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Don’t fuss over fads. Eating well shouldn’t mean you can’t indulge and reap rewards at the same time. These simple food-shop swaps provide maximum benefits with minimum dietary adjustment.
“It might just be sugar,” notes nutritionist Laura Thomas, “but raw, unrefined honey taken straight from hives is one of the better sources of sweetness. It contains antioxidants absent in commercially manufactured honey, as well as refined and processed sugars.”
Recent Scandinavian studies have debunked years of bad press relating to saturated fat, concluding high-fat dairy products are actually inversely related to obesity. So swap your skimmed milk for full-cream.
Studies released over the last 10 years have dispelled rumours that eggs contribute to heart disease. In fact, we now know their stomach-filling protein assists weight control. Plus, high levels of lutein and zeaxanthin support eye health.
Studies show the glucose and insulin response to sourdough is significantly lower than with normal bread which makes this ideal as part of a reduced-carb diet. Slow fermentation (and a chewier crust) also means it’s easier to process gluten from sourdough.
The odd dram of quality, matured whisky has multiple health benefits, according to merry Japanese scientists. Natural phenolic com- pounds absorbed from oak ageing barrels include ellagic acid, which improves gut health and may even reduce your cancer risk. Scottish single malts have particularly high levels.
A no-brainer when it comes to snacks – this offers plenty of protein and healthy fat. The best option: any kind of venison, and make sure you don’t have huge portions.
They’re bursting with beta-carotene and lycopene – both key for eyesight. They have a high water content, too, so eating masses doesn’t equal masses of kilojoules.
From the latest immunity-boosting liquefied plant shot to your mid-afternoon energy bar, we pick apart nutrition myths and fads falling out of favour. Whether overrated, outdated or plain harmful, your body deserves better.
“If you make these yourself and limit the sugar, they can be a balanced energy snack pre- or post-workout,” Lambert says. “However, many of the ready- made versions are rolling in syrup and not a lot of actual protein. Aim for less than 5g sugar per 100g or eat a meal.”
“Processed gluten- free foods won’t do your blood sugar lev- els any favours,” warns Thomas. “Few contain as much fibre, folic acid and B vitamins as their unrefined equivalents. If you do have coeliac disease, look to natural ingredients that have always been gluten-free.”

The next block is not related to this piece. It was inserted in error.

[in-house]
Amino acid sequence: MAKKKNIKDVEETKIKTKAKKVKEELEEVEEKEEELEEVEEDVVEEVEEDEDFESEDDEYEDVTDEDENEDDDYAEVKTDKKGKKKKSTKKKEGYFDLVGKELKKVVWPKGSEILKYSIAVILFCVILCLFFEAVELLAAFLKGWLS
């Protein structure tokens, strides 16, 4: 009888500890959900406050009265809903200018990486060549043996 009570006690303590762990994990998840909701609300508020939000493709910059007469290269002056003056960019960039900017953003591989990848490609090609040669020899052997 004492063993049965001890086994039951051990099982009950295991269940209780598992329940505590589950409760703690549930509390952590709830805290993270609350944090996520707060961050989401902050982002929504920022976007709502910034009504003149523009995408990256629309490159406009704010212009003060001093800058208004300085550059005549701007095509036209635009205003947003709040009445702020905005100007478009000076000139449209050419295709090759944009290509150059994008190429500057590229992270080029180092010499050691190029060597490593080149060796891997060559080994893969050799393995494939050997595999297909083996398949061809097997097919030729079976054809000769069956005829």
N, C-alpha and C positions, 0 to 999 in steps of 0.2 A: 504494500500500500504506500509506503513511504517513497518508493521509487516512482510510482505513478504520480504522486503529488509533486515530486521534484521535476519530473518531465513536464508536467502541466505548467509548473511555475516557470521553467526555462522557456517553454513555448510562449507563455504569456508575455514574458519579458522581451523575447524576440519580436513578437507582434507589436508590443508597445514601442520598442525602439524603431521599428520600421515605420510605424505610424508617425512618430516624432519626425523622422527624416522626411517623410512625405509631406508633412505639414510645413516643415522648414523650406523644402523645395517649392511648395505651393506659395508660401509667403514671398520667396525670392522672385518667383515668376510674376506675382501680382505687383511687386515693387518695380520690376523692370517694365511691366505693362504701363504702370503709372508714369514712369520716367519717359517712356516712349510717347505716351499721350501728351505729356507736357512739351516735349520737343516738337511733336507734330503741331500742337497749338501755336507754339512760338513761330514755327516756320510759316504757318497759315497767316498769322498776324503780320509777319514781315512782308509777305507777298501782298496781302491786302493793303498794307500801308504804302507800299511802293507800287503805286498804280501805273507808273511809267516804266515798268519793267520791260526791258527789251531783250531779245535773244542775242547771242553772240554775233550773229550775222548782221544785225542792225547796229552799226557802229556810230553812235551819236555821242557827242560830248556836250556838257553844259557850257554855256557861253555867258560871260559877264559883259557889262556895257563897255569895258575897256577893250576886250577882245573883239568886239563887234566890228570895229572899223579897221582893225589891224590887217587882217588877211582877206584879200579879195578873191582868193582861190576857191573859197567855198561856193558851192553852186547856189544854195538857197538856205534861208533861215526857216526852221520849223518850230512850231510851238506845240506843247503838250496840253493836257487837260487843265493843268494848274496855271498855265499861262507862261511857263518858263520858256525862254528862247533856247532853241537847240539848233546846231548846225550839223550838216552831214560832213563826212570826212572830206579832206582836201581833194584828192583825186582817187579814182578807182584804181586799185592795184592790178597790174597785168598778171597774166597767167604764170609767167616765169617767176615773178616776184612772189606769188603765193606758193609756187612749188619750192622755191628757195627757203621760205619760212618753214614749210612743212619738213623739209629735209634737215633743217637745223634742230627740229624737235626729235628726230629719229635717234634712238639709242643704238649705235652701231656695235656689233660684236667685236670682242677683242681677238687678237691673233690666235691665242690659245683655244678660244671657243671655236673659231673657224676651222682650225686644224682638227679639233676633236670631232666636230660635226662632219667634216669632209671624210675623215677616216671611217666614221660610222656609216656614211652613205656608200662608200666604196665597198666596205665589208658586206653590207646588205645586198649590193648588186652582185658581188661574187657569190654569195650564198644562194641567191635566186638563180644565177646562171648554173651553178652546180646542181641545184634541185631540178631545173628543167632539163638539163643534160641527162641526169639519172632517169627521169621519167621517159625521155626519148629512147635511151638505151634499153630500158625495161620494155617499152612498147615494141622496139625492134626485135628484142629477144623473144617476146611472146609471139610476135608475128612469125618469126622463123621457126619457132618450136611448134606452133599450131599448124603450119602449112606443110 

Sales of bagged popcorn have more than doubled in the last five years, but it’s far from a nutritious snack. A problem, Lambert says, is that “sweetened versions, loaded with sugar and salt – and sometimes as calorific as fizzy drinks – are being marketed as healthy.”
Dr Robert Lustig’s Fat Chance, as well as studies published in 2013, underline that masses of sugar and a lack of fibre mean orange juice is not as whole- some as once assumed. In fact, it has more kilojoules than beer. Rather eat a whole orange.
“Most dried fruits also contain up to three times as much sugar as their fresh counterparts,” Lambert says. “And because they’re smaller, you’ll eat five instead of one, over- loading on fructose. Finally, their orange colour is the result of added sulphur dioxide, which can lead to acute reactions in those who suffer from asthma.” Another rea- son to buy organic.
“The traditional position that omega-3 in supplements and oily fish can protect against heart disease is based only on a hypothesis, not scientific literature,” says Thomas. “That said, vitamin D- and calcium-rich fish is great for bone strength and highly nutritious.”
“It’s hard to find a shop-bought bag of granola that’s not laden with sugar in the form of a glaze and added fruits,” warns Lambert. “Excess fructose is converted to VLDL in the body, a cholesterol that’s high in triglycerides, lead- ing to fat storage.” Buy fruit-free and add a sliced banana.